Remember the PSA commercial with the crying Indian? Or the ad that said, “This is your brain on drugs“? How many kids felt overwhelmed by Smokey the bear telling them, “Only YOU can prevent forest fires.“?
These are examples of successful ad campaigns that significantly impacted public opinion on the topics of littering, drug abuse and wild fires.
Leaders and communicators attempting to change the thinking of people, can learn from these effective PSAs that learning is a campaign.
To often communicators think of learning as a single lesson or speech. While history is full of famous speeches, the truth is those immortalized speeches were part of a larger campaign.
- Before the “Sermon on the Mount” Jesus traveled throughout all of Galilee and Syria.
- Lincoln’s “Gettysburg Address” came after four years of civil war.
- “I Have a Dream” was preceded by the March on Selma and “Letters from a Birmingham Jail” plus dozens of rallies.
Here are two marks of effective learning campaigns:
Effective campaigns learn through bottom-up and not just top-down.
This week Twitter (TWTR) went public and the price of Twitter shares took flight from the opening price of $26 to a closing price of $45. Prior to going public analysts wondered if the IPO would take off or sink like Facebook. Turns out the reason Twitter took off is because of a learning campaign.
Alistar Barr of USA Today reports that unlike Facebook, “Twitter executives…went on an extended road show, making themselves available to more investors, listening to questions and trying to answer them seriously.” This learning campaign led Twitter to set their opening price closer to what investors wanted and not what analysts recommended. That decision proved to be a huge success on opening day. Twitter went on the road not just to educate investors but to get educated by investors.
It’s important for leaders to use learning environments to educate and to get educated. If they don’t two time-wasting things happen:
1. You answer questions no one is asking.
2. You inspire disruptive questions no one thought to ask.
Effective campaigns improve learning by focusing on progress not compliance.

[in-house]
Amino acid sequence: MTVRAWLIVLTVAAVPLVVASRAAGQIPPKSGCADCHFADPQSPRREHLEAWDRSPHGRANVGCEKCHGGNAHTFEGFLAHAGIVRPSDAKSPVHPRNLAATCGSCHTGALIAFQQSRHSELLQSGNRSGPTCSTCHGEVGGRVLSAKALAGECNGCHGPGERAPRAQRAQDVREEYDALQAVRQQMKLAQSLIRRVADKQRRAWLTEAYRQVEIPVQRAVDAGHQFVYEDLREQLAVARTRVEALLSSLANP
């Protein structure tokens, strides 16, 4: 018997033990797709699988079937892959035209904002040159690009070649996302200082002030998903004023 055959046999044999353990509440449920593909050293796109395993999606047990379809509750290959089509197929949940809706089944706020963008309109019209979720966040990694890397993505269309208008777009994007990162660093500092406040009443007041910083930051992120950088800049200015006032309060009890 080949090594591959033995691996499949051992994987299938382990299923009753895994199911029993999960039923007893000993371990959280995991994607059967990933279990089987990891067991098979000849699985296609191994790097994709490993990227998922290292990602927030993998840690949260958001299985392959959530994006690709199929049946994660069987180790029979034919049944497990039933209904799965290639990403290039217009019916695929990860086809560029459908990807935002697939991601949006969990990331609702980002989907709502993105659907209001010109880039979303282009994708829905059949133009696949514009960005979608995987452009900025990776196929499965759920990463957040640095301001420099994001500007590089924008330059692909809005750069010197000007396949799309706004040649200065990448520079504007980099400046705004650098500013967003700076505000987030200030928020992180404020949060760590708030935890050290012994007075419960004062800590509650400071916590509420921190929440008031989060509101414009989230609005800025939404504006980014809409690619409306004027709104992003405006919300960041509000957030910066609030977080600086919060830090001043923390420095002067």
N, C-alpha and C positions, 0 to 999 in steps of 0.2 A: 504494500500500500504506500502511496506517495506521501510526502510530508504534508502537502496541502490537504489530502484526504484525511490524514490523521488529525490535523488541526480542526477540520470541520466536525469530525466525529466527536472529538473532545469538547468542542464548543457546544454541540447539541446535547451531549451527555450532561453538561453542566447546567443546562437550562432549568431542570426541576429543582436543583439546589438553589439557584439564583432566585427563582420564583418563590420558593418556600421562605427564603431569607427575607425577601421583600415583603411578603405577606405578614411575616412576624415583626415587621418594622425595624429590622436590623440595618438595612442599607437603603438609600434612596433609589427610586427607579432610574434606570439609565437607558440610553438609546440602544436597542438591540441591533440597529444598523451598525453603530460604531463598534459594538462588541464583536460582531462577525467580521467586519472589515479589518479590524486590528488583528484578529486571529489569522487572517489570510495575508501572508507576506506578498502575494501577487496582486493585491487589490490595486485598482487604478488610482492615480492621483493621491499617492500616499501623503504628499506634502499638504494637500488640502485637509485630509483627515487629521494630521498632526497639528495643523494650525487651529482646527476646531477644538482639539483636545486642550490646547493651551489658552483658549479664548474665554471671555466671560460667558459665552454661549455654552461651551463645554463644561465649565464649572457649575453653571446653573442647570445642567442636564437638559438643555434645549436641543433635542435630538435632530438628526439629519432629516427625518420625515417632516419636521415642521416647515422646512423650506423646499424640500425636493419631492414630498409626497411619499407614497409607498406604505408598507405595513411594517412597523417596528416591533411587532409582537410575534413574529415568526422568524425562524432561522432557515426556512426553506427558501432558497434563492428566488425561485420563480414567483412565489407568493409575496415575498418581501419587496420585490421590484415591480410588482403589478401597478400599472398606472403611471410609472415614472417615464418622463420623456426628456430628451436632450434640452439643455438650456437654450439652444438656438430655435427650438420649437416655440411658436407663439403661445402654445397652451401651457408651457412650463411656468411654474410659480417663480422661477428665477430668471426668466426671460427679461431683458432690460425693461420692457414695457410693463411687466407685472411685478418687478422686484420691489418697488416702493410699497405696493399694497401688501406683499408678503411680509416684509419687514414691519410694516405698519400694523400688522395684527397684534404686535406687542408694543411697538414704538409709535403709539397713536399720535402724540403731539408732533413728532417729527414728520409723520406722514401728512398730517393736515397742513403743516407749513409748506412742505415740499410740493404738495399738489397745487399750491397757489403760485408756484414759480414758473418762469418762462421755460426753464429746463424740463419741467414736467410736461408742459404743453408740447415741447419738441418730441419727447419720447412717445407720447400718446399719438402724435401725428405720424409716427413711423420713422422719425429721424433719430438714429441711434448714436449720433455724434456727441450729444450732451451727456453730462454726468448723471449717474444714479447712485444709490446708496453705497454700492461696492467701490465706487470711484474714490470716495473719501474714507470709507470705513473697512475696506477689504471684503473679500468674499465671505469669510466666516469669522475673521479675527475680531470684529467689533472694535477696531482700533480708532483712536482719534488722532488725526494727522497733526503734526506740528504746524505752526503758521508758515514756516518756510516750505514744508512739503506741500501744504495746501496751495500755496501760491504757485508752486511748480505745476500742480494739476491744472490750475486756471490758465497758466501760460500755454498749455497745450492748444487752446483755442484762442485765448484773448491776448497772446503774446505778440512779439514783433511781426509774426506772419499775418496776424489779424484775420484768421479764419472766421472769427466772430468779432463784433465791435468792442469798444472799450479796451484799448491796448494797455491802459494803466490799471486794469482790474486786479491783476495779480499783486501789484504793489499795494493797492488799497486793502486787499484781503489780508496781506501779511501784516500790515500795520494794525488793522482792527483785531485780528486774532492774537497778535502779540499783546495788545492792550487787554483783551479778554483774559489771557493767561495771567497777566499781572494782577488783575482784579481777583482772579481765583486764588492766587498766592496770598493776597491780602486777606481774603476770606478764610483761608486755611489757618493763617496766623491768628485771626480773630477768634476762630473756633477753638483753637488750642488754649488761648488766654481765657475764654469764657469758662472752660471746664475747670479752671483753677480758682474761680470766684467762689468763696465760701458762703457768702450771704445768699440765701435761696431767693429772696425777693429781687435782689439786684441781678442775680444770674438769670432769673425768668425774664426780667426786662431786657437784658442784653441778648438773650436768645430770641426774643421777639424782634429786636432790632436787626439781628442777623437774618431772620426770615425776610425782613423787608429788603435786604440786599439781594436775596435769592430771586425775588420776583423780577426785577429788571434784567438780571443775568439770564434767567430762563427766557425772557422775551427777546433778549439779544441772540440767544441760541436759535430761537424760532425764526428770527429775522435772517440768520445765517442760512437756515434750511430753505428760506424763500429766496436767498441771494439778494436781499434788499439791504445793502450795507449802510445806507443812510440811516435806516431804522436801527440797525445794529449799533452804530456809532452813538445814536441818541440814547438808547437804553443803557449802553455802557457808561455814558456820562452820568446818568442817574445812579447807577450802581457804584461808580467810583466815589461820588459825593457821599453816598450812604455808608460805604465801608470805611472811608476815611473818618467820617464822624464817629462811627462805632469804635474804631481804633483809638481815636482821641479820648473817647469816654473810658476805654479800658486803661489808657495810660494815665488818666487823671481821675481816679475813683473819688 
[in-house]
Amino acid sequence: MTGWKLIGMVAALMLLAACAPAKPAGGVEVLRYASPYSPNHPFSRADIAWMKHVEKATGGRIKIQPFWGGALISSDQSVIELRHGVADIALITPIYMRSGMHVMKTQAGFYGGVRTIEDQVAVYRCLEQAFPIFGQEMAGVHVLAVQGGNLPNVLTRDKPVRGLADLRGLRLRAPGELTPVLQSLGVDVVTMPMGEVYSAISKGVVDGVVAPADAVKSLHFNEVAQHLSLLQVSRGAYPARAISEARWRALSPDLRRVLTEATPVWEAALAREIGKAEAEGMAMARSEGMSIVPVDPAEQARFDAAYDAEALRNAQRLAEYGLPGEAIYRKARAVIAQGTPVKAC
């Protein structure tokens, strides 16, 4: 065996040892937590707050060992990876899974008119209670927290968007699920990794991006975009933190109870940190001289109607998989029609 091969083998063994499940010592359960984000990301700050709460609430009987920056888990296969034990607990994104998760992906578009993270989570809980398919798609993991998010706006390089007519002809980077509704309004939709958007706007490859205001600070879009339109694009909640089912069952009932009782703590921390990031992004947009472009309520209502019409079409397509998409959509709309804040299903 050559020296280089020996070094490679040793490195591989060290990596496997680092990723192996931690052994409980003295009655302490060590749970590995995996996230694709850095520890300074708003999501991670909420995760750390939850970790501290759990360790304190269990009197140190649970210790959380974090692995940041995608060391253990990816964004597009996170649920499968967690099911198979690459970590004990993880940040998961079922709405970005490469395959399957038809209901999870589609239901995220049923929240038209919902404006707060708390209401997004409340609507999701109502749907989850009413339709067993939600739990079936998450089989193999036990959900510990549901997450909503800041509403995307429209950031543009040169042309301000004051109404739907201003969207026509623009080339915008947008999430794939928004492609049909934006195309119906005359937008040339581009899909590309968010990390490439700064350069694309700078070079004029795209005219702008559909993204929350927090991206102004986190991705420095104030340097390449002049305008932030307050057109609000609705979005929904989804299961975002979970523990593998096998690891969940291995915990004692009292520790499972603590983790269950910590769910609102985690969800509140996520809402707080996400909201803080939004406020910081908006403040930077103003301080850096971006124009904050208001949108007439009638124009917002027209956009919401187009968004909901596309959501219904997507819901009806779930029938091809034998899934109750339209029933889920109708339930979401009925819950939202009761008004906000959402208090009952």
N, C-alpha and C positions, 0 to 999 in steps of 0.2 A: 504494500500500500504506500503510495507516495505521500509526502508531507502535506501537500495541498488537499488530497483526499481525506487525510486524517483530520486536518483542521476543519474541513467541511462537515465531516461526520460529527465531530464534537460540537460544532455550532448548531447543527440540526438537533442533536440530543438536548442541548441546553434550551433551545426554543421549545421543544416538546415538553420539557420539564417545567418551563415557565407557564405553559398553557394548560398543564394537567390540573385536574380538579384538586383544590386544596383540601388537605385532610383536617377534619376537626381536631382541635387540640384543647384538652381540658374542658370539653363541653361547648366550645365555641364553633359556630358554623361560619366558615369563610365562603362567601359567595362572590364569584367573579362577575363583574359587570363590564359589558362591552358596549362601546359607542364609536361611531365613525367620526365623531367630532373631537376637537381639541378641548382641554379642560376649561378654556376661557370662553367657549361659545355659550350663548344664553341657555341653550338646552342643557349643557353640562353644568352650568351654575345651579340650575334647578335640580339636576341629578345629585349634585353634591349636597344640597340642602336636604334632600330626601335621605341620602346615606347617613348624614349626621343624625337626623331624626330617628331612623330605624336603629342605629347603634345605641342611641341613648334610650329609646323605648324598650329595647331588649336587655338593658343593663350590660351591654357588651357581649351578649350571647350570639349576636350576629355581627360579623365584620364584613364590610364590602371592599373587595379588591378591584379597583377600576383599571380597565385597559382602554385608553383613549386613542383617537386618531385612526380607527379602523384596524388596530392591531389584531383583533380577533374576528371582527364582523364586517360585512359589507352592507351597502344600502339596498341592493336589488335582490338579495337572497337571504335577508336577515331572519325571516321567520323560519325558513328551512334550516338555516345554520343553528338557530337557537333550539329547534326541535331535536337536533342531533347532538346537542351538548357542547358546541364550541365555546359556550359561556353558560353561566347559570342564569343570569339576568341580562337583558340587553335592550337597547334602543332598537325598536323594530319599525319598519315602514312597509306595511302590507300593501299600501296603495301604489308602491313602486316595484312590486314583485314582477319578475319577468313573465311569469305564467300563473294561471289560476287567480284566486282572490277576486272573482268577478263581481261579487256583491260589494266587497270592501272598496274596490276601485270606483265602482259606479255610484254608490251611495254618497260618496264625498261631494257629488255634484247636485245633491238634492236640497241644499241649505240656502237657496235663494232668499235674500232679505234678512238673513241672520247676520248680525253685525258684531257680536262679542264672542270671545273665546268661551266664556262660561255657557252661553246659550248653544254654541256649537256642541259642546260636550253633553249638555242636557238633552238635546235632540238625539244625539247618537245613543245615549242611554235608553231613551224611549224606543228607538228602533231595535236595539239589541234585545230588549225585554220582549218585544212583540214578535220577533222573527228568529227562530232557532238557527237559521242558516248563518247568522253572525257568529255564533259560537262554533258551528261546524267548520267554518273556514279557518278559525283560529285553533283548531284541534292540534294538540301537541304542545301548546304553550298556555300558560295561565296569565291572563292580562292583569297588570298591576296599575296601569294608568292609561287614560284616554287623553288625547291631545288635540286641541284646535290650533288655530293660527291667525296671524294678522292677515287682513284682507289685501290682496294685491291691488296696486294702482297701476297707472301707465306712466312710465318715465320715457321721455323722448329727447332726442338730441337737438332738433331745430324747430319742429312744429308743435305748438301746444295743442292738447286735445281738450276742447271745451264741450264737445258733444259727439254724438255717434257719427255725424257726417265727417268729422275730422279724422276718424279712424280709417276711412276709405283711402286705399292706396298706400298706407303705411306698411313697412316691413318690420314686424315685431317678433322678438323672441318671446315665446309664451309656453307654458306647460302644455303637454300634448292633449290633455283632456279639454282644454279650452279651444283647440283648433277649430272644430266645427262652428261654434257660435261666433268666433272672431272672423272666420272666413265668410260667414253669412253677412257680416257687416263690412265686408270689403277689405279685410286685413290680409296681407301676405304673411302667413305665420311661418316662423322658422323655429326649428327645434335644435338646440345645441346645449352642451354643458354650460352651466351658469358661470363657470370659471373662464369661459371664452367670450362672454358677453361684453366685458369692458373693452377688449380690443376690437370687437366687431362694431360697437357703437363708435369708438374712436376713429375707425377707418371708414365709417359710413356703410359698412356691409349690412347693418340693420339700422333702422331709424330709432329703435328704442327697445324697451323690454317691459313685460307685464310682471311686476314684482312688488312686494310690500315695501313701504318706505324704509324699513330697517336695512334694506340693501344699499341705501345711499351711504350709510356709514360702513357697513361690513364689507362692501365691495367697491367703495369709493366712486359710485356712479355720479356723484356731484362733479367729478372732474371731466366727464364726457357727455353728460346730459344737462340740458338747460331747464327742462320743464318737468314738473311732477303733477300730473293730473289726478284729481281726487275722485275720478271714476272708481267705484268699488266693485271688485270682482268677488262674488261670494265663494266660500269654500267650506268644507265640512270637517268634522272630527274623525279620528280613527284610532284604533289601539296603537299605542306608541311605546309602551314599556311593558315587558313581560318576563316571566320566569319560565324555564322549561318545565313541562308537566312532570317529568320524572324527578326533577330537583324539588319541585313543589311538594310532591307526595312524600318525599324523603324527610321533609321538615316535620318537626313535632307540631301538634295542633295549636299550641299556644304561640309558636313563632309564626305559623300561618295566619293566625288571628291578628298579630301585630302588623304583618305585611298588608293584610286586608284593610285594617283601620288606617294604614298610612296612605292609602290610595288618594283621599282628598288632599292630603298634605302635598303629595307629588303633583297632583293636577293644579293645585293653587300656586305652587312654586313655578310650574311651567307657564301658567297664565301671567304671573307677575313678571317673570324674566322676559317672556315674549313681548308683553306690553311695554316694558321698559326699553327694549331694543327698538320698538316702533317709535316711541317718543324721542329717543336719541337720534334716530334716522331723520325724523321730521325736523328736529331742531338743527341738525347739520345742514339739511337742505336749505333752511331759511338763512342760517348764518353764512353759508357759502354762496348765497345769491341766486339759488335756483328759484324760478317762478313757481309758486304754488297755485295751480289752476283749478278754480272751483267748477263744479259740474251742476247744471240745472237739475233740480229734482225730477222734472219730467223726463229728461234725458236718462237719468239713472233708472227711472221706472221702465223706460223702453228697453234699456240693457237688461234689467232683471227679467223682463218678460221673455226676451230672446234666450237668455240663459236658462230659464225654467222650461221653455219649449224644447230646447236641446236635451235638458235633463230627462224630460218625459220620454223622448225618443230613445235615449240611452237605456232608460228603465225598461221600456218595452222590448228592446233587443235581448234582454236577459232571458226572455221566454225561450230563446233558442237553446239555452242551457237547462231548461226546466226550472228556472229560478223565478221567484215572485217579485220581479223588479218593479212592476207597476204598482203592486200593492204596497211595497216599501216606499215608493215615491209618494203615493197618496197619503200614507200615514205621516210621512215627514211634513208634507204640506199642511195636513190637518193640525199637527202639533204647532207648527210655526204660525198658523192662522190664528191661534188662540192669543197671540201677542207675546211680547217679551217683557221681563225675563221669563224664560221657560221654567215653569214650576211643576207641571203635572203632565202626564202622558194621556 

I find that leaders who often give speeches on how things should be but don’t really know the way things are, tend to educate around compliance not progress.
My wife worked in an elementary school where every staff meeting the principal gave a lecture on compliance with state guidelines. When the meeting was over the faculty would roll their eyes and go on doing what they had always done in their classrooms. If the principal visited the classroom the teachers would “appear” to be following the guidelines. Once the principal left, class returned to what the teachers felt worked whether or not if fit with the state guidelines.
The problem was not are the state guidelines appropriate. The problem was leadership’s focus on compliance rather than progress. At the end of the day, good teachers want students who are making progress, not a certificate of compliance.
The school leadership could have better educated teachers about the use of the state guidelines if they had included the teachers in a conversation around how the guidelines could be achieved, rather than lecturing about compliance. This would have given leadership the opportunity to celebrate the progress already being made in ways that ultimately would achieve the outcomes of the guidelines.
We expect our politicians share their views and to learn from voters on the campaign trail. Similarly, leaders and communicators of all types should view learning as a campaign.